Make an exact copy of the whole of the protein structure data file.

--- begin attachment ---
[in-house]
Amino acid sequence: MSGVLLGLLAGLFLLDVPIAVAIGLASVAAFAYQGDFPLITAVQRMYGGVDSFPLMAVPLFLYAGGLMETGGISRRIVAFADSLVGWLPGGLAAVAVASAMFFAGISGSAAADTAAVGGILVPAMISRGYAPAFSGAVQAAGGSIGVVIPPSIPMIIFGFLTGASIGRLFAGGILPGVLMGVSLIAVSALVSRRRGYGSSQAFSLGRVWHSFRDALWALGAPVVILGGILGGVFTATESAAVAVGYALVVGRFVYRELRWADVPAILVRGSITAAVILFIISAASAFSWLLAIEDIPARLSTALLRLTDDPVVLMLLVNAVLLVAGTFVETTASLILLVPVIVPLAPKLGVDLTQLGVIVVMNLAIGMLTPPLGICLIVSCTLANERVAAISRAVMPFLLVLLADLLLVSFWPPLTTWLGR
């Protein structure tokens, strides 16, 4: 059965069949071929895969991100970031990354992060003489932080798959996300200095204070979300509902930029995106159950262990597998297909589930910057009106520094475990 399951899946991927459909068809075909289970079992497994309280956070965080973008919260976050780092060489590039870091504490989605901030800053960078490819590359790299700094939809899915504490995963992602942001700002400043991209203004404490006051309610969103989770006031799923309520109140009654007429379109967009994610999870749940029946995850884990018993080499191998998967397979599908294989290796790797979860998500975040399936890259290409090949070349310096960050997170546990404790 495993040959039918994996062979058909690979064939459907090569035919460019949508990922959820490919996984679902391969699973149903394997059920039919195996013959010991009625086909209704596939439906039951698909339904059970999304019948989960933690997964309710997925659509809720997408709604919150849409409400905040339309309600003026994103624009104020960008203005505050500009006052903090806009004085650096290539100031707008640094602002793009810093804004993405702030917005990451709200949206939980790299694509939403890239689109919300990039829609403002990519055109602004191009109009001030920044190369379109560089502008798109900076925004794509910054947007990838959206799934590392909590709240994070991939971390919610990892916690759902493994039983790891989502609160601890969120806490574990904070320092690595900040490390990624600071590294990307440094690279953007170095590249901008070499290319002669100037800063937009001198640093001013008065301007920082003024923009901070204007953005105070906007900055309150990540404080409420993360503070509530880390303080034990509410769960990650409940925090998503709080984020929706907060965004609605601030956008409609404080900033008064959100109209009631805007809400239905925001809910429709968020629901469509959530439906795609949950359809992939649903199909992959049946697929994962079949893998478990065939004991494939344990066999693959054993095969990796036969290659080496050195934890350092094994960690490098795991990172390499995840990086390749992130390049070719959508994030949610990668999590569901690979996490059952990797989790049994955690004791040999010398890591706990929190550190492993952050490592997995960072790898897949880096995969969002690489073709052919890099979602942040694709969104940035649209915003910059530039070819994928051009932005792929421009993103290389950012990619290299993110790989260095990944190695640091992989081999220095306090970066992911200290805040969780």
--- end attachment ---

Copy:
[in-house]
Amino acid sequence: MSGVLLGLLAGLFLLDVPIAVAIGLASVAAFAYQGDFPLITAVQRMYGGVDSFPLMAVPLFLYAGGLMETGGISRRIVAFADSLVGWLPGGLAAVAVASAMFFAGISGSAAADTAAVGGILVPAMISRGYAPAFSGAVQAAGGSIGVVIPPSIPMIIFGFLTGASIGRLFAGGILPGVLMGVSLIAVSALVSRRRGYGSSQAFSLGRVWHSFRDALWALGAPVVILGGILGGVFTATESAAVAVGYALVVGRFVYRELRWADVPAILVRGSITAAVILFIISAASAFSWLLAIEDIPARLSTALLRLTDDPVVLMLLVNAVLLVAGTFVETTASLILLVPVIVPLAPKLGVDLTQLGVIVVMNLAIGMLTPPLGICLIVSCTLANERVAAISRAVMPFLLVLLADLLLVSFWPPLTTWLGR
């Protein structure tokens, strides 16, 4: 059965069949071929895969991100970031990354992060003489932080798959996300200095204070979300509902930029995106159950262990597998297909589930910057009106520094475990 399951899946991927459909068809075909289970079992497994309280956070965080973008919260976050780092060489590039870091504490989605901030800053960078490819590359790299700094939809899915504490995963992602942001700002400043991209203004404490006051309610969103989770006031799923309520109140009654007429379109967009994610999870749940029946995850884990018993080499191998998967397979599908294989290796790797979860998500975040399936890259290409090949070349310096960050997170546990404790 495993040959039918994996062979058909690979064939459907090569035919460019949508990922959820490919996984679902391969699973149903394997059920039919195996013959010991009625086909209704596939439906039951698909339904059970999304019948989960933690997964309710997925659509809720997408709604919150849409409400905040339309309600003026994103624009104020960008203005505050500009006052903090806009004085650096290539100031707008640094602002793009810093804004993405702030917005990451709200949206939980790299694509939403890239689109919300990039829609403002990519055109602004191009109009001030920044190369379109560089502008798109900076925004794509910054947007990838959206799934590392909590709240994070991939971390919610990892916690759902493994039983790891989502609160601890969120806490574990904070320092690595900040490390990624600071590294990307440094690279953007170095590249901008070499290319002669100037800063937009001198640093001013008065301007920082003024923009901070204007953005105070906007900055309150990540404080409420993360503070509530880390303080034990509410769960990650409940925090998503709080984020929706907060965004609605601030956008409609404080900033008064959100109209009631805007809400239905925001809910429709968020629901469509959530439906795609949950359809992939649903199909992959049946697929994962079949893998478990065939004991494939344990066999693959054993095969990796036969290659080496050195934890350092094994960690490098795991990172390499995840990086390749992130390049070719959508994030949610990668999590569901690979996490059952990797989790049994955690004791040999010398890591706990929190550190492993952050490592997995960072790898897949880096995969969002690489073709052919890099979602942040694709969104940035649209915003910059530039070819994928051009932005792929421009993103290389950012990619290299993110790989260095990944190695640091992989081999220095306090970066992911200290805040969780």